Suggestion: I seem to remember on one of the cake boss competition episodes, they did a cake with a space theme, planets, rockets, etc. I don't remember the specifics. It seems to me that rather than using fondant, the baker used a gray tinted bc and used his gloved hands to "smack" at the bc to give it the coarse, raised texture of the moon. I think he then took a rounded tool much like a ball tool, but larger, and pushed in areas to get the deep, smooth crater look in some different sizes and in different areas.

Maybe this technique would be one you could practice? Might save you some time and frustration working with fondant - especially when it is so important to you. Just a thought. Good luck no matter what you decide.

ANGELAKAY264 Posted 11 Aug 2011 , 3:09pm
post #10 of 13

I would deffinitely do a practice run! I make MMF and it is very inexpensive, kind of a pain to make, but it's cheap! It's also very easy to work with. This is a great place to get tips and advice! Good luck!!

mrsking14 Posted 11 Aug 2011 , 6:31pm
post #11 of 13

Thanks so much everyone! My mom informed me today that my day (who use to cater) has a cake stand just like the one in this picture so I won't have to stack them which will be SO much easier! Yay!

I'm thinking I may just purchase the fondant for the actual bday cake but may experiment in making some until then. My friend gave me a good recipe.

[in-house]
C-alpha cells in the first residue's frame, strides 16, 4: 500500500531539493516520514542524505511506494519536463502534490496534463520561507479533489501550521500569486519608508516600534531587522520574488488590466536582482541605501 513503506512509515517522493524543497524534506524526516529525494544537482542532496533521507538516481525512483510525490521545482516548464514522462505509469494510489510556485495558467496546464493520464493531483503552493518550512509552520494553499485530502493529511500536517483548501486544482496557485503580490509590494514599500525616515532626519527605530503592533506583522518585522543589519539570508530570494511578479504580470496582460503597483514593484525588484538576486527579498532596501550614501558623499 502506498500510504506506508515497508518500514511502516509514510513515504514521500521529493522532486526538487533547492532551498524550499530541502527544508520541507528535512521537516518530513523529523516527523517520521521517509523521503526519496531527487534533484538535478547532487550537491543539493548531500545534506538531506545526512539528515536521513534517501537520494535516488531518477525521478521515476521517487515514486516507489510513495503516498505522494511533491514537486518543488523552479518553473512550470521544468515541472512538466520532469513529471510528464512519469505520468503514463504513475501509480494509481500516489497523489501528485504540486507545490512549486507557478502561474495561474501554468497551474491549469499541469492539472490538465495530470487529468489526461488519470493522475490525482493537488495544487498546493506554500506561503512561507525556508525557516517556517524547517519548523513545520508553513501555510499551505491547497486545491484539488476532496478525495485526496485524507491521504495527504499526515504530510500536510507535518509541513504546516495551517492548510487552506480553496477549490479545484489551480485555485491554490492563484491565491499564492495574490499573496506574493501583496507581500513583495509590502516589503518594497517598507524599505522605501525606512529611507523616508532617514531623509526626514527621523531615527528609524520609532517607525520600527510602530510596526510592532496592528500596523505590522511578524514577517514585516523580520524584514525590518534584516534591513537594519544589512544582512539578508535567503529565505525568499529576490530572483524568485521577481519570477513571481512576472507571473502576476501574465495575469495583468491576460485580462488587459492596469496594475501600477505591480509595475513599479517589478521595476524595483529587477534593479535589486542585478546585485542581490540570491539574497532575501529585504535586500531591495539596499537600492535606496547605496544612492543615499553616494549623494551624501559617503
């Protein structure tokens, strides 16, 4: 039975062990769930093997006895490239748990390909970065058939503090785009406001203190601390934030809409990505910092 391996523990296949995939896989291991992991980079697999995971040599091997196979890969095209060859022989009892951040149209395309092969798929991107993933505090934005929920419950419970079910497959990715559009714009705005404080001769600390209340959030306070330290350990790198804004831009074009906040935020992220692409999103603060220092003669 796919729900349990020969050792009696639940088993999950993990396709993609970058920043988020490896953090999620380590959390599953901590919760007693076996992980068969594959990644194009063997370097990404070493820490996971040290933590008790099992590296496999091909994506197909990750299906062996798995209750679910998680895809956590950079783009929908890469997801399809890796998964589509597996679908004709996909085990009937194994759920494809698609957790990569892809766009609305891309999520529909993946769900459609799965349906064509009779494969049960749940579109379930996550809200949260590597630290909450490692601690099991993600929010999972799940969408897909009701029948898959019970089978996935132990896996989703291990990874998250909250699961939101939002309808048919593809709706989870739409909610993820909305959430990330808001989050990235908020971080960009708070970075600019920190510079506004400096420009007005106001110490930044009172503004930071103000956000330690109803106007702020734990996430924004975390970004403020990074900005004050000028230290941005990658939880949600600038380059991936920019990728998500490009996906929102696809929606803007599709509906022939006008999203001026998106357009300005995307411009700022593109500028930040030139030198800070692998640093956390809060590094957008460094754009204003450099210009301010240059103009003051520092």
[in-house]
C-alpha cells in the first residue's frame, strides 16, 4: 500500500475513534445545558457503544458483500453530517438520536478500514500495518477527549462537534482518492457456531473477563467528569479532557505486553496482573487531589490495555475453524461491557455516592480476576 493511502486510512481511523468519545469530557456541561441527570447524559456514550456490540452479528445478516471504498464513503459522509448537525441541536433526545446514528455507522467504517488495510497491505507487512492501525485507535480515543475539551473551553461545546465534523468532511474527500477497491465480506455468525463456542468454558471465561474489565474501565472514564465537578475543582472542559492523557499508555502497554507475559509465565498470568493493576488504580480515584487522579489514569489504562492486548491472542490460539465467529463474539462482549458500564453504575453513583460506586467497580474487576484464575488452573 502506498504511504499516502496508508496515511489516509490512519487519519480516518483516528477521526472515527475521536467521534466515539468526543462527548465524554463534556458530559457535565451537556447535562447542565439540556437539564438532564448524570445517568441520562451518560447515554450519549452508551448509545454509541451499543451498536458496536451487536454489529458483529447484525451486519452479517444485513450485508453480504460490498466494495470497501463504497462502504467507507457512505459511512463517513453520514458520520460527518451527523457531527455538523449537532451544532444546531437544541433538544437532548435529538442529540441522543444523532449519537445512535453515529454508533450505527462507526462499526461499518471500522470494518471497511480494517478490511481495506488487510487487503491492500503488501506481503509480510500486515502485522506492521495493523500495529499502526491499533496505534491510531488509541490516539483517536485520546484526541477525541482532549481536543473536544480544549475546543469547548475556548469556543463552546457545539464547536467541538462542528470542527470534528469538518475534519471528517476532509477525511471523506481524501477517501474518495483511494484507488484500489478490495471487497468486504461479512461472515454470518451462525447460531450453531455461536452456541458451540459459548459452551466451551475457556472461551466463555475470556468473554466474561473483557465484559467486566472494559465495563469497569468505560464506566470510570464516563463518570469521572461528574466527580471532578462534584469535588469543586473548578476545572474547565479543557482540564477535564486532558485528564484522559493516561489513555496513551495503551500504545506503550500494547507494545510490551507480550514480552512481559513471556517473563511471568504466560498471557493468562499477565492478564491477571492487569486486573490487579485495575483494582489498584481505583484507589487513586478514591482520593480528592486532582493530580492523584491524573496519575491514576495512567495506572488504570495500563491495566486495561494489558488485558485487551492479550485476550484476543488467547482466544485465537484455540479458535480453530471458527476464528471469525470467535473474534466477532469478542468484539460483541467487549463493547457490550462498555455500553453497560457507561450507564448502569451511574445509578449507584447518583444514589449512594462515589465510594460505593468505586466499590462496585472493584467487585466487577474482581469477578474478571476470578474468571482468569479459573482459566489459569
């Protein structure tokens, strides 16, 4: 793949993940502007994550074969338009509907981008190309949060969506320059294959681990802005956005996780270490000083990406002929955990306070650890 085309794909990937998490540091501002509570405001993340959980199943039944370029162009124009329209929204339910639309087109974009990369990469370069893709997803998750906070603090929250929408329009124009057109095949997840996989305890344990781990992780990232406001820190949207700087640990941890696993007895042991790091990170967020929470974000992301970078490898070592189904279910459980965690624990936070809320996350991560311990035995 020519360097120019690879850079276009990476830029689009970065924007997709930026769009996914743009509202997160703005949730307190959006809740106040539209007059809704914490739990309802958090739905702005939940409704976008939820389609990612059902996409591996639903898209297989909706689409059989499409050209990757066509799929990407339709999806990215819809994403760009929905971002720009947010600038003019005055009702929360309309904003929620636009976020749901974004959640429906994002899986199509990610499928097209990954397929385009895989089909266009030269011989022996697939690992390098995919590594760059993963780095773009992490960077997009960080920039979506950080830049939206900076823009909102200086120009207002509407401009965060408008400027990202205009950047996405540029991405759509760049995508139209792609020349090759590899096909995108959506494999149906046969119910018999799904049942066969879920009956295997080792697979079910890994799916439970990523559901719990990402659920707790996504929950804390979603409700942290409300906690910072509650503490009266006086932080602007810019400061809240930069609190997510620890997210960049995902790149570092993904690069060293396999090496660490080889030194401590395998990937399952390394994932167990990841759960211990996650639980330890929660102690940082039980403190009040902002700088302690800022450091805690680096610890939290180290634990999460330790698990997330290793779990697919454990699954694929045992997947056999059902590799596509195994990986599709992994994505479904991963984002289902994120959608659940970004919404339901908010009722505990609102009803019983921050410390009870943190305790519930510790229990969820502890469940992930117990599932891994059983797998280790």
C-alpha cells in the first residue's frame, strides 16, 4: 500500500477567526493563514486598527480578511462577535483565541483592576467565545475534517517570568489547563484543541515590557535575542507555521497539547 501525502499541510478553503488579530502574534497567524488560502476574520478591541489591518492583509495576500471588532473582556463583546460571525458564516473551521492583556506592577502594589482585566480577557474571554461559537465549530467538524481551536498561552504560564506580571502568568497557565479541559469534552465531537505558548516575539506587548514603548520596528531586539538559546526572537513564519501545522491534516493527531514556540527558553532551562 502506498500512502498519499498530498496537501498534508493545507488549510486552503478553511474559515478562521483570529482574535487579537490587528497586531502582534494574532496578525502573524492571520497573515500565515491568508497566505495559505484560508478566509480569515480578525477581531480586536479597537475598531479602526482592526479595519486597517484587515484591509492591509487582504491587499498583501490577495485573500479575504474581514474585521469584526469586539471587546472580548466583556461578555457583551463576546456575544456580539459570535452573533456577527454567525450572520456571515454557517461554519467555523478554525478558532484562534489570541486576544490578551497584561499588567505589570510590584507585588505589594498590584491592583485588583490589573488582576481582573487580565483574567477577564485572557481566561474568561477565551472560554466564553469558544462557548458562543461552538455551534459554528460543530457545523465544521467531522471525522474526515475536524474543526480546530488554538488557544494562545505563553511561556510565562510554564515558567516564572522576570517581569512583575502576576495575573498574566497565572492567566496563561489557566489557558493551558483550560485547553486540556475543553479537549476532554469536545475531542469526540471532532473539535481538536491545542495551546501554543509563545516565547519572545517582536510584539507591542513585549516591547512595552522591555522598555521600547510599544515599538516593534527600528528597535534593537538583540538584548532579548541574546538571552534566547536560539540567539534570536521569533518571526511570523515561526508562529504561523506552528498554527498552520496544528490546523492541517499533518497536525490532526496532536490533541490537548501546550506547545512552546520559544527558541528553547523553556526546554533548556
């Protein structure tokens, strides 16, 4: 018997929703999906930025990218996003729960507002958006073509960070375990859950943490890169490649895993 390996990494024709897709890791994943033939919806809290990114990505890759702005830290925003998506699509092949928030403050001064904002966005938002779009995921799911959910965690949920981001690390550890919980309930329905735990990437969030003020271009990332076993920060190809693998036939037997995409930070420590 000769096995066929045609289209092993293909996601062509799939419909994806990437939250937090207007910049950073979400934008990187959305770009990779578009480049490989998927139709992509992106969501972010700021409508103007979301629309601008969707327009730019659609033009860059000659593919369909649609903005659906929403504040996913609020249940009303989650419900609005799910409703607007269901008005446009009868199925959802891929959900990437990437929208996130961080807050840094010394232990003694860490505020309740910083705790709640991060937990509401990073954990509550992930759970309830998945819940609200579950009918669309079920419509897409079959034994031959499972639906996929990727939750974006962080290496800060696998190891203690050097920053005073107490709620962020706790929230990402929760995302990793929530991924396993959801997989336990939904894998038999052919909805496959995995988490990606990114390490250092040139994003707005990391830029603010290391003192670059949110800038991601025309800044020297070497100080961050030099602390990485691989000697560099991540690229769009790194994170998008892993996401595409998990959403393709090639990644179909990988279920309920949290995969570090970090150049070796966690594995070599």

Cake making is one thing I've never tried but would love to be able to do my kids birthday cakes for fun without spending a lot from a bakery when I am perfectly capable!

rpaige Posted 11 Aug 2011 , 6:38pm
post #12 of 13

Hobby baking is what many of us do and you ARE perfectly capable. I find that I can do any cake when I'm excited about the project. Making cakes for your kids will always bring you joy - and the great thing is they are very forgiving of any small flaws (usually you are the only one that will notice!). The most important thing is that you are making memories for your children that will last a lifetime.

You will do a great job! Good luck!

mrsking14 Posted 14 Aug 2011 , 8:35pm
post #13 of 13

Well I attempted to make fondant today. FAIL. As someone said above, I wasn't positive on what consistency I was going for. Not to mention I could not get the color to blend into a gray like I wanted! Ugh.

I decided I won't be making my own for the cake. I don't have time (I run a daycare in my home) so I ordered Fondx on sale online. Hopefully it colors easier.